Boeing Joins Supplier Rockwell Collins in Cost Cuts
Boeing Co. (BA) plans to almost double a $2.2 billion cost-saving program as Pentagon spending declines, while supplier Rockwell Collins Inc. (COL) said it will revise its health-care benefits next week, adding to job losses.
Boeing Co.’s defense unit, the second-largest military contractor in the U.S., is looking for another $1.6 billion in savings through 2015, division chief Dennis Muilenburg told employees in a memo yesterday. The company plans to sell buildings, consolidate management and internal organizations, and press suppliers for savings, among other measures.
Chief Executive Officer Jim McNerney and Chicago-based Boeing’s executive council approved the decision on Nov. 5, and it’s not a response to this week’s U.S. presidential elections, said Todd Blecher, a spokesman. Likewise, Rockwell Collins CEO Clay Jones said reductions were planned before the vote and could change, depending on presidential or congressional action.
The Pentagon’s top weapons buyer said this week that the military is preparing for $1.2 trillion in automatic budget cuts, known as sequestration, set for early next year. Half of that is to come from national security, in addition to a $487 billion reduction in the Pentagon’s budget over the next decade. Republican nominee Mitt Romney, who lost the race for president to Democrat Barack Obama, pledged to stop the cuts if elected.
The plan Boeing announced yesterday “would have happened even if sequestration didn’t exist as an issue,” Blecher said. He declined to say if additional cuts will be needed should the automatic deficit reduction occur.
“We have no way of knowing or projecting at this point what the impact would be on us, because we don’t know how it would be implemented,” he said of sequestration.
Shares of defense contractors fell yesterday. Lockheed Martin Corp. (LMT), the biggest in the industry, dropped 3.9 percent to $91.15 at the New York close. Boeing declined 2.7 percent to $70.11. Rockwell Collins, with about 55 percent of revenue from military-equipment sales, slipped 2.7 percent to $53.86.
Under Boeing’s plan, some buildings in California will be sold or demolished, adding to the 10 percent reduction in facilities space since 2010 that included the closing of operations in Wichita, Kansas, Blecher said. Employees will be relocated to other buildings in Huntington Beach, California.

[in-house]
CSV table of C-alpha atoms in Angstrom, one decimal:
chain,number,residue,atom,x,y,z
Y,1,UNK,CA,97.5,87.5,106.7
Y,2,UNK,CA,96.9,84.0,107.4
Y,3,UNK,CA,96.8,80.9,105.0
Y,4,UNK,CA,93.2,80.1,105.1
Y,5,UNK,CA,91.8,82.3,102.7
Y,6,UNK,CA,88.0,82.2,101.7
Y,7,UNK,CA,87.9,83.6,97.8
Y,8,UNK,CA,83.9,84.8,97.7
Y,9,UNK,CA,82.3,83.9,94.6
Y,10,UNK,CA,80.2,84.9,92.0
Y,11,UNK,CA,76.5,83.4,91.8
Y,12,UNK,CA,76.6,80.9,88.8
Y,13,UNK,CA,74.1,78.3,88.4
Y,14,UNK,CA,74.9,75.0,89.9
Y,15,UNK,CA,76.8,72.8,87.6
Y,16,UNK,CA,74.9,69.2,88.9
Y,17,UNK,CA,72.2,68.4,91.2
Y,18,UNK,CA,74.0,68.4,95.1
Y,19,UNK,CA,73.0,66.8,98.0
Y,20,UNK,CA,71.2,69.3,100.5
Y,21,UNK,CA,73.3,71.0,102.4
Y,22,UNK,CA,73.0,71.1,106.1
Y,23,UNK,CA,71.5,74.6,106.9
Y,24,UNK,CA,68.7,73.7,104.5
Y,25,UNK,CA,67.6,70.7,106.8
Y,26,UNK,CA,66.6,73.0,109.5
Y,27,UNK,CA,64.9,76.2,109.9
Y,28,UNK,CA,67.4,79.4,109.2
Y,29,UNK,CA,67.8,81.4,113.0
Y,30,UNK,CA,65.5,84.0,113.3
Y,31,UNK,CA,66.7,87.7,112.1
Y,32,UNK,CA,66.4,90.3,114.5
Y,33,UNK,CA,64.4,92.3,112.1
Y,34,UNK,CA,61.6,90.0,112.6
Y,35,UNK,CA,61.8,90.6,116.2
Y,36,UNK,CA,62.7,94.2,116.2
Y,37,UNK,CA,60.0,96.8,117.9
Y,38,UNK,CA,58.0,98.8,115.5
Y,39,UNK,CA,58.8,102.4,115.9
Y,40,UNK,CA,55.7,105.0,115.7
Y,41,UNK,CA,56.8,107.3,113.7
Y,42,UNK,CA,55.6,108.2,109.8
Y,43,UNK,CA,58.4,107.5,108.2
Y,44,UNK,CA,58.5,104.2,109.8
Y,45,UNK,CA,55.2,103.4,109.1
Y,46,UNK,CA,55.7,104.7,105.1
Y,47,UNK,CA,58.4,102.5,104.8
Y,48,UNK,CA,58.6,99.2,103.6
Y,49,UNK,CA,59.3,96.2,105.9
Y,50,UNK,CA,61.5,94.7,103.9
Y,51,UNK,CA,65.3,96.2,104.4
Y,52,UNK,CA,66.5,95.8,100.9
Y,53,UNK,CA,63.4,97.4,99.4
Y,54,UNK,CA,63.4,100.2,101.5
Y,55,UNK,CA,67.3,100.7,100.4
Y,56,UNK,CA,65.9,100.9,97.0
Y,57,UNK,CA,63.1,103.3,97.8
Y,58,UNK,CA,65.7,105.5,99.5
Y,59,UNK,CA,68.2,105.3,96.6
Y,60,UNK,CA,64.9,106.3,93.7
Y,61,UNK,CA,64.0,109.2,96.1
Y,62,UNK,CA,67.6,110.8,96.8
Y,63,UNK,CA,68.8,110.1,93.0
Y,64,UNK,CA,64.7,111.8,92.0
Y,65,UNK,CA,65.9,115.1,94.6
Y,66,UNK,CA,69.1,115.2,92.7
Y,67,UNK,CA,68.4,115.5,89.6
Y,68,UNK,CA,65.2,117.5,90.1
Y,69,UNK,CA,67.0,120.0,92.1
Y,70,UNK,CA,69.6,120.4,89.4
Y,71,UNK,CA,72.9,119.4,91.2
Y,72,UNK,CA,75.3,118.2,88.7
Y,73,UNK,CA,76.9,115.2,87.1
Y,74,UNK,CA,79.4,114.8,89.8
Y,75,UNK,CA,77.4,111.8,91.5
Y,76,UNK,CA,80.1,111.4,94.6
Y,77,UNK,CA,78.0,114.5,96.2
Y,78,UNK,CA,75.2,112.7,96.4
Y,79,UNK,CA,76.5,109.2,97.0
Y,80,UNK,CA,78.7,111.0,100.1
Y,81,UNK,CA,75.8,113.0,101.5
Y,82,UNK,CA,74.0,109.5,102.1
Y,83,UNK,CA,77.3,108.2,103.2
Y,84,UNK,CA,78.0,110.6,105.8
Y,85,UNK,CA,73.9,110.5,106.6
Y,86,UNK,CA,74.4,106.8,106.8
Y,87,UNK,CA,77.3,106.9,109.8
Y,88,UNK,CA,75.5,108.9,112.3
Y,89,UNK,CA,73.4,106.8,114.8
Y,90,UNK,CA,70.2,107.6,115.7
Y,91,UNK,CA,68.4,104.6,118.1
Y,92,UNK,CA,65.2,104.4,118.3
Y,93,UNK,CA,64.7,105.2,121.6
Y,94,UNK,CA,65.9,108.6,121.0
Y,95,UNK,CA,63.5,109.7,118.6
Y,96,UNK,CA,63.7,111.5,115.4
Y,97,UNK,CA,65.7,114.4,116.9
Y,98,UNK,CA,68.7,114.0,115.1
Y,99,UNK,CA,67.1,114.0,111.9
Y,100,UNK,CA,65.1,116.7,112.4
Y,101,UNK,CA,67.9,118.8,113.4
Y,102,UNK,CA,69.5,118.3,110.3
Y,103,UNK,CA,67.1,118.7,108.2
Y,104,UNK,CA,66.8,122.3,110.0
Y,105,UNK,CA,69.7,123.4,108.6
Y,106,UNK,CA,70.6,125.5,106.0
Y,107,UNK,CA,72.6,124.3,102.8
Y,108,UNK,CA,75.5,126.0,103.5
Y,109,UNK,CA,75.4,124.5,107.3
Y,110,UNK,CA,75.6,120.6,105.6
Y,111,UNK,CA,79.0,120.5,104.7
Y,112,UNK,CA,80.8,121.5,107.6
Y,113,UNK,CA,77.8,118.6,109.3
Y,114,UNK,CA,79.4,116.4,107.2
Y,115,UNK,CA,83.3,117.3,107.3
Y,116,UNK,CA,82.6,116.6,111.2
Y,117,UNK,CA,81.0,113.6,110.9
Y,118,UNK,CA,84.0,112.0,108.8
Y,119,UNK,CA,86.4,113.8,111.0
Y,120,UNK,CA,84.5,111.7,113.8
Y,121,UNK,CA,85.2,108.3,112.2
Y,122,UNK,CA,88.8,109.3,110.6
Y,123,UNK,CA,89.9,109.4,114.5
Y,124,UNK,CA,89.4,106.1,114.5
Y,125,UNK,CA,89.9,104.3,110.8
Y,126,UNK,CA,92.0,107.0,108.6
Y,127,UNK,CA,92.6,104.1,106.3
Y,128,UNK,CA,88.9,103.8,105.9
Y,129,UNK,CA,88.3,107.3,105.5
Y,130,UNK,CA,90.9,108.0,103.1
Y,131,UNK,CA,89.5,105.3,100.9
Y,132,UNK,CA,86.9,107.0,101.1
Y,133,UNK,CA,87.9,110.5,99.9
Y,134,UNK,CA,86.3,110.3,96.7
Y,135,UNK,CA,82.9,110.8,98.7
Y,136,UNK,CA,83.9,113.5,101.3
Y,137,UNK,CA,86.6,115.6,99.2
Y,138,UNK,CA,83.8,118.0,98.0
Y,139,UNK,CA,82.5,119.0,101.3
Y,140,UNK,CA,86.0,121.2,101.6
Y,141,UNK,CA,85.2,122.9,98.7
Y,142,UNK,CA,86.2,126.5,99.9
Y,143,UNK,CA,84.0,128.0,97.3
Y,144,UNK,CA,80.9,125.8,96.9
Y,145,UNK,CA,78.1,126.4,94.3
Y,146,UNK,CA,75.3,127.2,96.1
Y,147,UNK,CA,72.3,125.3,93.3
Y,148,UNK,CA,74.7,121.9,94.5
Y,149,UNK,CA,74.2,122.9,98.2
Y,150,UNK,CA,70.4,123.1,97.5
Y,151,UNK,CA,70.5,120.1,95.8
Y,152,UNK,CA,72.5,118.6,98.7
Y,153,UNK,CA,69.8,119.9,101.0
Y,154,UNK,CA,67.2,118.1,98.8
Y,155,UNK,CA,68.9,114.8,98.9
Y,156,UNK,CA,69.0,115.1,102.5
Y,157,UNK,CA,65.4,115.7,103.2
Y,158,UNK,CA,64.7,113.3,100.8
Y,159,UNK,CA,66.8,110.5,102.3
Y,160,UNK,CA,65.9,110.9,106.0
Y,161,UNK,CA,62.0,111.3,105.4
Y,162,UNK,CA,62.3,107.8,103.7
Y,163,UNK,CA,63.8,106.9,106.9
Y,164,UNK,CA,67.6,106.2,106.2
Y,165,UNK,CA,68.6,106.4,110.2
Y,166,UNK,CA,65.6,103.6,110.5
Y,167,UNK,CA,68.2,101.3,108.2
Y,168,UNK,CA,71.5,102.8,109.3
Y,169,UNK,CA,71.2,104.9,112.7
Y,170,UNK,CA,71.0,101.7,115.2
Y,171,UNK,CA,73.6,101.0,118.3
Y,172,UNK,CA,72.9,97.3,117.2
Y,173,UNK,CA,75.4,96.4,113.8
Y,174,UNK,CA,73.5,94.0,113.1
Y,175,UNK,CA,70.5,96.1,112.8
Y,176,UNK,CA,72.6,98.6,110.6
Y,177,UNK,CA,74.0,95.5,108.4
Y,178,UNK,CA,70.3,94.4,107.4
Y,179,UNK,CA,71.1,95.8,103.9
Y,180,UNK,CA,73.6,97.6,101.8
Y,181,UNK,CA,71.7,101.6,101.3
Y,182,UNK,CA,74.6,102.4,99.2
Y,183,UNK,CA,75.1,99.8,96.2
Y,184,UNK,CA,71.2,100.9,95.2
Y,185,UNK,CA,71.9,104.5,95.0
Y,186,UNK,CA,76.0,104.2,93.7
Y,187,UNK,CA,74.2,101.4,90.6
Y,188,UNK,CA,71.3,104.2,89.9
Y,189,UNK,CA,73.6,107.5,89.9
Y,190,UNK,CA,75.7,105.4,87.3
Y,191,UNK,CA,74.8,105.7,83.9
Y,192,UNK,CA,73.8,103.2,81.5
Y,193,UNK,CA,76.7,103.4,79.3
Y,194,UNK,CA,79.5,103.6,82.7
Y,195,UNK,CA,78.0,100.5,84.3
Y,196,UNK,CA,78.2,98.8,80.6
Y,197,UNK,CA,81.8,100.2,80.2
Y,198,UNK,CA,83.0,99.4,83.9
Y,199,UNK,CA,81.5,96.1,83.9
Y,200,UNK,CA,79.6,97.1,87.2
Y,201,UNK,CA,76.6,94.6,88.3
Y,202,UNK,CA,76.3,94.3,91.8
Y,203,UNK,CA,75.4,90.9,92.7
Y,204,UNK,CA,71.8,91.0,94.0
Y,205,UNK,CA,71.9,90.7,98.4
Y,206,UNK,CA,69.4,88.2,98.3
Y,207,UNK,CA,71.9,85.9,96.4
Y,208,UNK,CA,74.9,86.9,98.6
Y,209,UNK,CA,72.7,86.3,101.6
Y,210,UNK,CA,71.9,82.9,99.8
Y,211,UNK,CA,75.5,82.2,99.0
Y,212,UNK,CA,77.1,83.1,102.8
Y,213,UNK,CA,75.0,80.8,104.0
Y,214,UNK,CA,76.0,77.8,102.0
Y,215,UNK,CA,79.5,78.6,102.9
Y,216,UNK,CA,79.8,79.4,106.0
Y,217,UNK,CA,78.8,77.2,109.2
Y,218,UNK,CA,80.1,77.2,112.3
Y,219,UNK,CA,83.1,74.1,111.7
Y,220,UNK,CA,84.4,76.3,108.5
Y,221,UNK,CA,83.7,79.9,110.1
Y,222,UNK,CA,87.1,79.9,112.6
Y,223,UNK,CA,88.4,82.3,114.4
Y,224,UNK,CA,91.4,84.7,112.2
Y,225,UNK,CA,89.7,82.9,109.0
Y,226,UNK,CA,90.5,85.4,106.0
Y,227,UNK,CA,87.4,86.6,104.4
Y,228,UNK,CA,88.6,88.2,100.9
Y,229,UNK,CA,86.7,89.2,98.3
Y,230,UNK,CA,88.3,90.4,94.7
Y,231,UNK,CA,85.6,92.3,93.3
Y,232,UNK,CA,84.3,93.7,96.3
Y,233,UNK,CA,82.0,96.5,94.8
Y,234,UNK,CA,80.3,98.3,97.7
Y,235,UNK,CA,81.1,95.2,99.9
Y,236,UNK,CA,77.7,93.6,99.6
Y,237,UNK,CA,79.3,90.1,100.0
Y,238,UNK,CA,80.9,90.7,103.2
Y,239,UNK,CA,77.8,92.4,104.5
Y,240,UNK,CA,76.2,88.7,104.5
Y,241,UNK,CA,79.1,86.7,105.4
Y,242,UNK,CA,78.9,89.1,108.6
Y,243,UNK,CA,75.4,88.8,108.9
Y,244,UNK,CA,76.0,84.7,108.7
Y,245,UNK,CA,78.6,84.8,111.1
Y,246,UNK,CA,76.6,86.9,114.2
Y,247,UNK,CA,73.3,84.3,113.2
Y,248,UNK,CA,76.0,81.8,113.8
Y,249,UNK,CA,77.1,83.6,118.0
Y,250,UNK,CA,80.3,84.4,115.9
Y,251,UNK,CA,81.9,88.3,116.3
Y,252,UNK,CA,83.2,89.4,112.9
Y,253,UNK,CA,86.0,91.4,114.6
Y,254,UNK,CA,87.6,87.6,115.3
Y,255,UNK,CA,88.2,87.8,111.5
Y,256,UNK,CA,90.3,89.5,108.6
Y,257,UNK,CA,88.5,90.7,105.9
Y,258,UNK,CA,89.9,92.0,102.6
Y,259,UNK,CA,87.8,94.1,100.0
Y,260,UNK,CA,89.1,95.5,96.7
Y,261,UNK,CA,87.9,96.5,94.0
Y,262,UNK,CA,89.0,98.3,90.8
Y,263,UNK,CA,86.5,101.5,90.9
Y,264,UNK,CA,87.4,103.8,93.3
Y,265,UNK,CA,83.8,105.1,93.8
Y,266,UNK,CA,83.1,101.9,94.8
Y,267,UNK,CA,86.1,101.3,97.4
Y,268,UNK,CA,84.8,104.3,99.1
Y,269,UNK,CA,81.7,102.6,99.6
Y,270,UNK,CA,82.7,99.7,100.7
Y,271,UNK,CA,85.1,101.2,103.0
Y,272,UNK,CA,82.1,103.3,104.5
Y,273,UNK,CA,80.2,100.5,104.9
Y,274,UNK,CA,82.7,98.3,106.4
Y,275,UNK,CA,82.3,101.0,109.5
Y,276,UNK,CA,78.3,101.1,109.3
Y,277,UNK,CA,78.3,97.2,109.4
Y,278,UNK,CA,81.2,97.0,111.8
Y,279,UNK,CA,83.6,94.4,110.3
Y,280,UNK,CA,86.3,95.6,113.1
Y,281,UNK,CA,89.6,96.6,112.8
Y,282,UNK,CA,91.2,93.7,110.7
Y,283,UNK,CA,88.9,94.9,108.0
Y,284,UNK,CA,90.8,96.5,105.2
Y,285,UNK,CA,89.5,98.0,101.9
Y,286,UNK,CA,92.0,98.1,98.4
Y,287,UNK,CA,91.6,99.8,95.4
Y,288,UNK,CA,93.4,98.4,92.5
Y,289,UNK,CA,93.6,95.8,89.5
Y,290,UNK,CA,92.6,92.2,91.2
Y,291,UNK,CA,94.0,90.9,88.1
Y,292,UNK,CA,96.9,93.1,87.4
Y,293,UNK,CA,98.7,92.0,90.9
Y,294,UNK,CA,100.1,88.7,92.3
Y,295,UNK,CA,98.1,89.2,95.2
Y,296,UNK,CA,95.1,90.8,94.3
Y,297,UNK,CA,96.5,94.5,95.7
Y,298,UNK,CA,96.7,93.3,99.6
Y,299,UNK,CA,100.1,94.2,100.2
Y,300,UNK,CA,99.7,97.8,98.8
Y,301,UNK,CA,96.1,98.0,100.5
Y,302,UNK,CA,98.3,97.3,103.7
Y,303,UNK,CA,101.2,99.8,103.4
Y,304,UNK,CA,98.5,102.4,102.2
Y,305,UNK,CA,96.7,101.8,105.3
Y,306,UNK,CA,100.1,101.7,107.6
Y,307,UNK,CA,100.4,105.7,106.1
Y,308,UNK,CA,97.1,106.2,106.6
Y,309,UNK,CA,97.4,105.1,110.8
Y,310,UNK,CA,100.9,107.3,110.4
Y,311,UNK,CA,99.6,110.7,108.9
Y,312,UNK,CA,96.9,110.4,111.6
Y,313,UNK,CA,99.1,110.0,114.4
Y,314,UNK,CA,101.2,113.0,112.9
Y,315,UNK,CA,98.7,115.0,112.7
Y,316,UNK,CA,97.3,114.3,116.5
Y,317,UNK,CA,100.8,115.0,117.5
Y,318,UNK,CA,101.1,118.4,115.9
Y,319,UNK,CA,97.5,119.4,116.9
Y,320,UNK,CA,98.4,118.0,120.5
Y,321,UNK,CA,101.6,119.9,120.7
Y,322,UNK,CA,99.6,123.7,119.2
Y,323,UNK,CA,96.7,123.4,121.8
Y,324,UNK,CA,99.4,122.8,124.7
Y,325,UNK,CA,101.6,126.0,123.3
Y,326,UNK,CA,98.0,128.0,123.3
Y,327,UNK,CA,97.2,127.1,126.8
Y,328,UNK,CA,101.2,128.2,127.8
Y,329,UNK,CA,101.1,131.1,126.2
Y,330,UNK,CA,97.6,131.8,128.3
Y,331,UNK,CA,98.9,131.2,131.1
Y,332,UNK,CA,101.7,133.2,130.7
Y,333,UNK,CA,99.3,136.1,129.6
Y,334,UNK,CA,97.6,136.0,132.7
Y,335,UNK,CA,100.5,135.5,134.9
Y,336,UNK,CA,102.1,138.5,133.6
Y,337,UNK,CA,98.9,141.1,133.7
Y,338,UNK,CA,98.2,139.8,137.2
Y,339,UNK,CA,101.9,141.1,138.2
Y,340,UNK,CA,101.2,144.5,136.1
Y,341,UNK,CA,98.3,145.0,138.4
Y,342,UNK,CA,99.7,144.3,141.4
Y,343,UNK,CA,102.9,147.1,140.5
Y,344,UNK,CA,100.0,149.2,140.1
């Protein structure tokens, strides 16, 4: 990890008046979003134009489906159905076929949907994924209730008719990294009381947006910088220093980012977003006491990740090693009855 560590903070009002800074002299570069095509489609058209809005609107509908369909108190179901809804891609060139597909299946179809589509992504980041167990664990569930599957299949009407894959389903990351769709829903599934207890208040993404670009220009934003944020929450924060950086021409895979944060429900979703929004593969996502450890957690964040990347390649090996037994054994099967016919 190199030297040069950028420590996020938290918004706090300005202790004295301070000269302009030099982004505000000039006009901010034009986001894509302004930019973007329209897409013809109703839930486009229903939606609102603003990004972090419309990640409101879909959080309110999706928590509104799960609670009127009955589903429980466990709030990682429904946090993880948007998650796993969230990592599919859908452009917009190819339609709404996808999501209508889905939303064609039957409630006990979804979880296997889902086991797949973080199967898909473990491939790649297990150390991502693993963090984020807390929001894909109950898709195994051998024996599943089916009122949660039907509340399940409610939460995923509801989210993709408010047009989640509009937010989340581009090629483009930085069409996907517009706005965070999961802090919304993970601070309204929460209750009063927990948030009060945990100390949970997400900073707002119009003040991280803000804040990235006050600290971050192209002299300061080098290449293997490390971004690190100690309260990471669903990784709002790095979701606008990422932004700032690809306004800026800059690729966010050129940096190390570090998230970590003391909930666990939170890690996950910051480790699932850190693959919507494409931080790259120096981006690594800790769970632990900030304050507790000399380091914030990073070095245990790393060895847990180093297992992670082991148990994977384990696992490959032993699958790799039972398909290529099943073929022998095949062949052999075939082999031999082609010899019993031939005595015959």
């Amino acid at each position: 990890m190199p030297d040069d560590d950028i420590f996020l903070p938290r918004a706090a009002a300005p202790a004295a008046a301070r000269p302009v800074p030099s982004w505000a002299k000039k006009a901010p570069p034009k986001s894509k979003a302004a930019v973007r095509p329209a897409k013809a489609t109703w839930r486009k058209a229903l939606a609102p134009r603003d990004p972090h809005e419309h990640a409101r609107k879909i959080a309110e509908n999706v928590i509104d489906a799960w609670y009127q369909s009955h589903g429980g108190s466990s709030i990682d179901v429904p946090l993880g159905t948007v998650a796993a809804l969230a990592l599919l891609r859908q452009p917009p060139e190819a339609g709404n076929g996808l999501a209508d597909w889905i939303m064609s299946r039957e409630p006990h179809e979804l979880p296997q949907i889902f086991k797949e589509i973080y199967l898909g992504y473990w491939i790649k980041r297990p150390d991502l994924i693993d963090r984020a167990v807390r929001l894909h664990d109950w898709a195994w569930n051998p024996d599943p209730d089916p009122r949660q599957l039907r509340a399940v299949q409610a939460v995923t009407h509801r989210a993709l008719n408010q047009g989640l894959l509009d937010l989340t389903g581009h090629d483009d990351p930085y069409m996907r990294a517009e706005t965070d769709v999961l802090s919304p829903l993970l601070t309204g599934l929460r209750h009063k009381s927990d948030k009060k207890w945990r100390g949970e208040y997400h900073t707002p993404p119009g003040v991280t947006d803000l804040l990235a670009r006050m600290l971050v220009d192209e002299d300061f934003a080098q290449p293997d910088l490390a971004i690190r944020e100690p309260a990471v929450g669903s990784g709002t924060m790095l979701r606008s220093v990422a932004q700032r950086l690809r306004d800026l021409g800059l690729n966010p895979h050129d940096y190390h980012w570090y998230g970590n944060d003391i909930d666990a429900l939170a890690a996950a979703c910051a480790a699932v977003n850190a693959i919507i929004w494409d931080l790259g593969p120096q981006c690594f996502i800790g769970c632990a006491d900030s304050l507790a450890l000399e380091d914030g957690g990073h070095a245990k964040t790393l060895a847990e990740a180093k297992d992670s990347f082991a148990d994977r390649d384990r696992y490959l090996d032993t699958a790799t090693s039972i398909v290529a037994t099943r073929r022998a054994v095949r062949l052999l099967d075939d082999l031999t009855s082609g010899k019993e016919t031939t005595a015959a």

Boeing Defense, Space & Security already has cut its executive ranks by 20 percent since 2010 and has another 10 percent to go by year-end, Muilenburg said in his memo. The ratio of employees to managers will rise to 12.5 to 1, from 9.7 to 1, by the end of 2013. He’s also simplifying the company’s infrastructure, reducing the number of divisions to 10 from 13.
More layoffs are to be expected, though Blecher declined to give a figure and said many employees will transfer to other units. Boeing has hired more than 20,000 people in the past two years for its commercial operations, where it’s boosting production more than 60 percent. The defense business, which contributed about 46 percent of Boeing’s $68.7 billion in revenue in 2011, has cut about 6,300 jobs in that same period.
Defense contractors have been firing employees and restructuring their operations for the past couple of years in response to the slowdown in military budget growth that began in 2009.
About 600 Lockheed Martin executives took early retirement in 2011. Last year the company, which makes the F-35 Joint Strike Fighter, also offered voluntary retirement packages to 6,500 salaried employees. That followed 1,500 job cuts at its aeronautics unit, which makes the F-35 jet. Raytheon Co. (RTN), the world’s largest missile maker, has said it had a net reduction of 3,000 employees this year because of changes to the company’s programs.
“All of our industry is looking at that same uncertainty,” Muilenburg wrote to employees. “I like Boeing’s competitive position and our approach -- facing into it aggressively and with a sense of productive urgency -- and not ‘hunkering down.’”
The cuts have hit suppliers equally hard, including Cedar Rapids, Iowa-based Rockwell Collins, which makes equipment including cockpits and radios. The company may have to fire as many as 1,250 workers in the fiscal year through September, more than 6 percent of a workforce of 19,500, Jones said. He’s also restructuring European operations.
“We have no idea within the realm of 10 percent what the defense budget of the U.S. is going to be,” he said yesterday in an interview. “I am planning for the worst.”
Pentagon constraints aren’t the only issue having an effect on the workforce. Jones said he’ll let employees know next week about changes to their health-care plans over the next two years as health-care reform legislation is enacted.
“It would be a misinterpretation to say we’re going to slash benefits,” Jones said. “We’re going to move in the direction this legislation requires us to do and manage the cost to remain competitive. It’s a dramatic change.”
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